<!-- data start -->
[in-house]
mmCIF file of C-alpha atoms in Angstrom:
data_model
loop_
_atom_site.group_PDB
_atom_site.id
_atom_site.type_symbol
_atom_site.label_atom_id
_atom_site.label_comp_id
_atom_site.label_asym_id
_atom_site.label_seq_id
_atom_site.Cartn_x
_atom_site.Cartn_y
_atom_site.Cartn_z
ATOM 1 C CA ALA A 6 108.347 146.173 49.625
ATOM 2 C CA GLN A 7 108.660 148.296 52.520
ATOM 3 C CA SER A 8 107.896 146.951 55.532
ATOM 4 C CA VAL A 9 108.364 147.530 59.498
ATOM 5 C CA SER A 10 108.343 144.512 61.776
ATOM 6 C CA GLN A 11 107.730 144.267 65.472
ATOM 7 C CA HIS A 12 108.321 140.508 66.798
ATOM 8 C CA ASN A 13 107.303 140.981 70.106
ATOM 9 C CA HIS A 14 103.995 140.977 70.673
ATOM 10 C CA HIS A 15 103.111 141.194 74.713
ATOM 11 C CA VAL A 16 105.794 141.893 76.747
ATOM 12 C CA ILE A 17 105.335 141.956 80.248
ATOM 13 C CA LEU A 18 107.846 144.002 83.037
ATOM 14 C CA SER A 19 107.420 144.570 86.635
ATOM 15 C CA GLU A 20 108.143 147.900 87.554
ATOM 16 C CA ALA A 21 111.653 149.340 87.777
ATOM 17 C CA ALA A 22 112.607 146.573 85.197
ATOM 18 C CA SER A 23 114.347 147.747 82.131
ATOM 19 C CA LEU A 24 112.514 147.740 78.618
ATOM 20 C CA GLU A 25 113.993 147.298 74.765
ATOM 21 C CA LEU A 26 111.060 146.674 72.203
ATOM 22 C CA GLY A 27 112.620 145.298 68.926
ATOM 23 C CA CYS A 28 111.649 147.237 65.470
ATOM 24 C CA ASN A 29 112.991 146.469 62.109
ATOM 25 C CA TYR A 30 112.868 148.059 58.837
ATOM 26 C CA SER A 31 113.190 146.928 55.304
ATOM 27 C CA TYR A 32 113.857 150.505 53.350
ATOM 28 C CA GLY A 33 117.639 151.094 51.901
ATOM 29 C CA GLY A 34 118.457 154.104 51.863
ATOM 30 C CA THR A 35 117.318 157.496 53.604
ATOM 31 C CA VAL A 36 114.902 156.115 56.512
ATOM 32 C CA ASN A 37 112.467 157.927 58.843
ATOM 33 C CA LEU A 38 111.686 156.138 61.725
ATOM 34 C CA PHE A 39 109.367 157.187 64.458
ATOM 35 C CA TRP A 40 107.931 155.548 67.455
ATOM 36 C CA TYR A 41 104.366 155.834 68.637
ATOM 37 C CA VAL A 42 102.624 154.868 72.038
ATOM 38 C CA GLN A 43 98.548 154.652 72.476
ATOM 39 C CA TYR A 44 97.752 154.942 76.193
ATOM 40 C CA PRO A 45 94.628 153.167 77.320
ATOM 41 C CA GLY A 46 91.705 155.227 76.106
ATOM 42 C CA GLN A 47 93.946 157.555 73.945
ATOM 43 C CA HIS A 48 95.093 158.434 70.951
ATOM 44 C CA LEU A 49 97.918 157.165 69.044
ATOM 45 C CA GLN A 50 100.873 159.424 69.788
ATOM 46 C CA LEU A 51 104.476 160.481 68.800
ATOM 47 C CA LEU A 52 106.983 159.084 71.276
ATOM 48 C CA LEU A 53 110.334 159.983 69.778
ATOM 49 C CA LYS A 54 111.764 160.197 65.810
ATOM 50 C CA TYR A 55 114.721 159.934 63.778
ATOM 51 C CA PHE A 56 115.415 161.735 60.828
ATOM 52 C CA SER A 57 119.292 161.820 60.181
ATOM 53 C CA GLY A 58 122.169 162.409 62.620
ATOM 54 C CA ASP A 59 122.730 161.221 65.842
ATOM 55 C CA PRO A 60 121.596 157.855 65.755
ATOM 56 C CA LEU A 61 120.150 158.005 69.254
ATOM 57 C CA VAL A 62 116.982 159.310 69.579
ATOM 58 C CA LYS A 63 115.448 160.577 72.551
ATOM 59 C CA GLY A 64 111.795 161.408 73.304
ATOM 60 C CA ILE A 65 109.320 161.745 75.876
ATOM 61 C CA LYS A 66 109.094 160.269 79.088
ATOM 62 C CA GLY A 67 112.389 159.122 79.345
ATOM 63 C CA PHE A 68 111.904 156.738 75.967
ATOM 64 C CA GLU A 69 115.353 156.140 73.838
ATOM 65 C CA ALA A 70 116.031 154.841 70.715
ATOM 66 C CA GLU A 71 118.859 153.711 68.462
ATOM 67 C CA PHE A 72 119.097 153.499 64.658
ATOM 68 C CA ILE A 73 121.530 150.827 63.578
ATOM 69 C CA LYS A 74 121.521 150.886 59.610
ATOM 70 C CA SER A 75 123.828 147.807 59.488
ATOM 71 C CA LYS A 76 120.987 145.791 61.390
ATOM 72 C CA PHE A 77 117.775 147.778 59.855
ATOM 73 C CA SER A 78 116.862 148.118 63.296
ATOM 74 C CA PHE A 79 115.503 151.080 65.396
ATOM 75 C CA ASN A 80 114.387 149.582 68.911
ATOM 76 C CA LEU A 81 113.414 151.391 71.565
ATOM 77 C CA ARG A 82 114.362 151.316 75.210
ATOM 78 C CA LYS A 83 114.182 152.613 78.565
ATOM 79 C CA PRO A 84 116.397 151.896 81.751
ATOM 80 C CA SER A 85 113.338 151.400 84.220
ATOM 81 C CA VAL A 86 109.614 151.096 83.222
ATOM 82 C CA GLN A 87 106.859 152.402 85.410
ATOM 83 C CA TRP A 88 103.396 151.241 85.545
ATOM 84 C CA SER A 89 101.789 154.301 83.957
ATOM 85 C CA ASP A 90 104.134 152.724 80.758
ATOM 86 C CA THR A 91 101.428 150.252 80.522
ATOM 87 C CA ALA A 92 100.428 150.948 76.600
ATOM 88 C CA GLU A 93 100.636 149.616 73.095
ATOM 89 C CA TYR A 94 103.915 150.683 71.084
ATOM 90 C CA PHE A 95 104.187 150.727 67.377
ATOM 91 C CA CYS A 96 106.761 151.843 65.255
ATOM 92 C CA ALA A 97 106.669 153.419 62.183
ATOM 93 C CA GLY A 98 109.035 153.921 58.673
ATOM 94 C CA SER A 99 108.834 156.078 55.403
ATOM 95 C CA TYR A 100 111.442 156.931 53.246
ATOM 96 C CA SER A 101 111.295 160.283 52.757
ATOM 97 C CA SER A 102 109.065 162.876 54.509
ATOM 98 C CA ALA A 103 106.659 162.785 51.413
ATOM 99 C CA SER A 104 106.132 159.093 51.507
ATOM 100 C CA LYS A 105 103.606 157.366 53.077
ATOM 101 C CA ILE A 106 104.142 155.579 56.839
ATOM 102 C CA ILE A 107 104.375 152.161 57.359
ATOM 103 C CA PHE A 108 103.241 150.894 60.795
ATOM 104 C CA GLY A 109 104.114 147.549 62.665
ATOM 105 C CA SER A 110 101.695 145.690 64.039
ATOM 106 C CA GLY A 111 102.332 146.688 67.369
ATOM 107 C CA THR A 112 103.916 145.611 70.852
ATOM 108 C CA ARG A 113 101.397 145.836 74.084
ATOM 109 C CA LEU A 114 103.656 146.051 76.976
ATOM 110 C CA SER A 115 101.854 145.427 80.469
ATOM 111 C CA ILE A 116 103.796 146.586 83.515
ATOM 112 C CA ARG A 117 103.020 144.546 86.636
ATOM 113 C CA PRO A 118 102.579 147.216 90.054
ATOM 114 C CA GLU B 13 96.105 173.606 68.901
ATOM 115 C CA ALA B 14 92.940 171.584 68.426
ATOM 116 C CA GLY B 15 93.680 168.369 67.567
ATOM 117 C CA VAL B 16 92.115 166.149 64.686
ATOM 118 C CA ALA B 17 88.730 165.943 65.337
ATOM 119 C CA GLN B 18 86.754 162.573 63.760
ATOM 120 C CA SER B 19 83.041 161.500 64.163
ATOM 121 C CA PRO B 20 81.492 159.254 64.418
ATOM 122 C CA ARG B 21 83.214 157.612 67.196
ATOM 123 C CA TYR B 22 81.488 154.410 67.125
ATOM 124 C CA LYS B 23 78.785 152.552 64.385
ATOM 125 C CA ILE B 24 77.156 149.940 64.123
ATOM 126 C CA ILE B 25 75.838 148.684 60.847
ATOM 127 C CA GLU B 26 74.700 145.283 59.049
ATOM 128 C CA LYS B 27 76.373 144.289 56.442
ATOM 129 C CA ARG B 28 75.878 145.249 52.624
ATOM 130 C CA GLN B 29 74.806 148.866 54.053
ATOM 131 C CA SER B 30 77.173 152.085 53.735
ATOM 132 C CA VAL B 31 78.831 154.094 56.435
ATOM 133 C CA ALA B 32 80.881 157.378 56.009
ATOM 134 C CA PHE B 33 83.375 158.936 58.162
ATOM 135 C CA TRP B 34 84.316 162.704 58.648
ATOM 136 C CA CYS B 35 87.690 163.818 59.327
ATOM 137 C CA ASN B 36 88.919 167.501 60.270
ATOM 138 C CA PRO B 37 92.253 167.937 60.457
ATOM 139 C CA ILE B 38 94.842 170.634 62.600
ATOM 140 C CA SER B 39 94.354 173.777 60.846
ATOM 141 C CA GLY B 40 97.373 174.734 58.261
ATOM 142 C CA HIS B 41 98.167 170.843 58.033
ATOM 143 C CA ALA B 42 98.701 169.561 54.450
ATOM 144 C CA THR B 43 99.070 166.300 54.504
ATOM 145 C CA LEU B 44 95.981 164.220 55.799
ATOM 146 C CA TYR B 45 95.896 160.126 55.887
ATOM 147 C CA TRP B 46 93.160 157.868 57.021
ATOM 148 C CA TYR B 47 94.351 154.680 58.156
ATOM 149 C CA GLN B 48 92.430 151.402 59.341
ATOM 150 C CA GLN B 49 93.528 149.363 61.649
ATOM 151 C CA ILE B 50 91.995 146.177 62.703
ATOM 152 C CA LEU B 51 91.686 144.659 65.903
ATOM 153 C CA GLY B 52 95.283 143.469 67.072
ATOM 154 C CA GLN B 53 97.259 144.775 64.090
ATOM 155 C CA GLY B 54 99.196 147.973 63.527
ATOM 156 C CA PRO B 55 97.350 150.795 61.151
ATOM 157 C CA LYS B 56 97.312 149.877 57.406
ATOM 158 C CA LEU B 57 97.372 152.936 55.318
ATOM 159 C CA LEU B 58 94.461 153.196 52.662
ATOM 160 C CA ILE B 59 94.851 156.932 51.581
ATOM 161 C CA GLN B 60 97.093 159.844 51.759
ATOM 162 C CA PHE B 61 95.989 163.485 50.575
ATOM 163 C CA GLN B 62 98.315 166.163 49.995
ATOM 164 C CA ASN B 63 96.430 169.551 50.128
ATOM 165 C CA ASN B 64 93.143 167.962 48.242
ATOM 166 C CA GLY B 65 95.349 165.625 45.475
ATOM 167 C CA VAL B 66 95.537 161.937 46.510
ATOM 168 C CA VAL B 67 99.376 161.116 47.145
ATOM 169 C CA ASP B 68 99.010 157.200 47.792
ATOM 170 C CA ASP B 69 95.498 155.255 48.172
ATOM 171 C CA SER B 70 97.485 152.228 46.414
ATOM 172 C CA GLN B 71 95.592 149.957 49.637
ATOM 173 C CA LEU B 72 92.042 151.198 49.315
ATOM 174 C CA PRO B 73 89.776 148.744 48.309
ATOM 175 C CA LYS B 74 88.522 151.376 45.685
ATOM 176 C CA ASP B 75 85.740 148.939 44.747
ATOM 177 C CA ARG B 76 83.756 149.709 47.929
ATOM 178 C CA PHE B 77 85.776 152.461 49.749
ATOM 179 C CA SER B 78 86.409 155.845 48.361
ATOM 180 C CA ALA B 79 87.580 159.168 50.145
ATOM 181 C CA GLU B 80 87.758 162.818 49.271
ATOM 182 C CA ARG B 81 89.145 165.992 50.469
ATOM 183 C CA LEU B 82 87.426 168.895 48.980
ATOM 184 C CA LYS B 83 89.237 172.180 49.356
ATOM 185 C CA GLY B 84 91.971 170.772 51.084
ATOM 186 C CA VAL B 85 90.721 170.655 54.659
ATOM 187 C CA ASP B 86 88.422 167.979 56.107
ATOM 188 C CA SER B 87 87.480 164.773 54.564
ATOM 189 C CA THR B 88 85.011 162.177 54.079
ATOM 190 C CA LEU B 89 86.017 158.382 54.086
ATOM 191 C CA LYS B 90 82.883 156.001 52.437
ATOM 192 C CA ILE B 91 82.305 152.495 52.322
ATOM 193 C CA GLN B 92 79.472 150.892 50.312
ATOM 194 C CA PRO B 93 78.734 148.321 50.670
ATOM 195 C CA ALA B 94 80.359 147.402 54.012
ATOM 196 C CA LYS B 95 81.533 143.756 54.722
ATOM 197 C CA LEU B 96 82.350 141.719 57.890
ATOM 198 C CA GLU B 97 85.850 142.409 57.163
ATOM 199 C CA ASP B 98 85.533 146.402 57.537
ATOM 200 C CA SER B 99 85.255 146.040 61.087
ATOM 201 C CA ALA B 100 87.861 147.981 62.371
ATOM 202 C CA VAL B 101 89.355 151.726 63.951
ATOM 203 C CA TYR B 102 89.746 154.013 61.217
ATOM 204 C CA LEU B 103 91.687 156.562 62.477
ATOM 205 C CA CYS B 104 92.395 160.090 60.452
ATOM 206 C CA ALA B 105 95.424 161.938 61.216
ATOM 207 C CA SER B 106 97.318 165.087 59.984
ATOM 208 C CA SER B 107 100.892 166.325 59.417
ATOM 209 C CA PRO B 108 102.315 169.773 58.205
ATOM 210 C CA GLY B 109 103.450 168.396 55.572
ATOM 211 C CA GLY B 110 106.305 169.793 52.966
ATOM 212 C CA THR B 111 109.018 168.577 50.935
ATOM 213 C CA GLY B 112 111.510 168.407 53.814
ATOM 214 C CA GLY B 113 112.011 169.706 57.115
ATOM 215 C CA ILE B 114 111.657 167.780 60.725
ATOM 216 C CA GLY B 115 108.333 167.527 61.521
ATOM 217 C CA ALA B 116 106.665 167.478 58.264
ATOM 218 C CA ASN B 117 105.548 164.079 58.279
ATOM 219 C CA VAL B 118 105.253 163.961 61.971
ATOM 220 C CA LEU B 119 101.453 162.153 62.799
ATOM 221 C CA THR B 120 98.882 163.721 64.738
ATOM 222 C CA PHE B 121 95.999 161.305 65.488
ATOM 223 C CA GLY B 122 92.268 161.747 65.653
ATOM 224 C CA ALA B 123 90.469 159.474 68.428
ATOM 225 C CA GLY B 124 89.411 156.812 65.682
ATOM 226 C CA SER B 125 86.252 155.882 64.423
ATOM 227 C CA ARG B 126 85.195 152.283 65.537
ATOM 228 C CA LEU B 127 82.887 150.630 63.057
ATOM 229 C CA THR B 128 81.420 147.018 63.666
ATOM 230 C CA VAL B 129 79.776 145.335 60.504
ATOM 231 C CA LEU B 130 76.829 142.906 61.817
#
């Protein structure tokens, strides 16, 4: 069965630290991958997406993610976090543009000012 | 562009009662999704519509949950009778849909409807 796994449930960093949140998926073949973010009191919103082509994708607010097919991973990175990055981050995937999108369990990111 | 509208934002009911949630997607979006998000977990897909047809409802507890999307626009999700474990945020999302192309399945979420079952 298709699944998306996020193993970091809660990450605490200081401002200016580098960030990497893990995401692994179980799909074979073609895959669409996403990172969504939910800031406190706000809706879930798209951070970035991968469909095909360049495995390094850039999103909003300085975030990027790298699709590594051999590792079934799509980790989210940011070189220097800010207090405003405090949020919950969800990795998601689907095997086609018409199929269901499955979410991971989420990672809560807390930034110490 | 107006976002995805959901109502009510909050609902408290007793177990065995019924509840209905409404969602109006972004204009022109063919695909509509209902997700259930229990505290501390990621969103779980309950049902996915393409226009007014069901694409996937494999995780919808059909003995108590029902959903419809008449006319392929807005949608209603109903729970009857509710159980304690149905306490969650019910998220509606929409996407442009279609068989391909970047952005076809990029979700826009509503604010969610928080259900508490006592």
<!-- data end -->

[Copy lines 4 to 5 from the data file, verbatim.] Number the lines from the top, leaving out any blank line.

loop_
_atom_site.group_PDB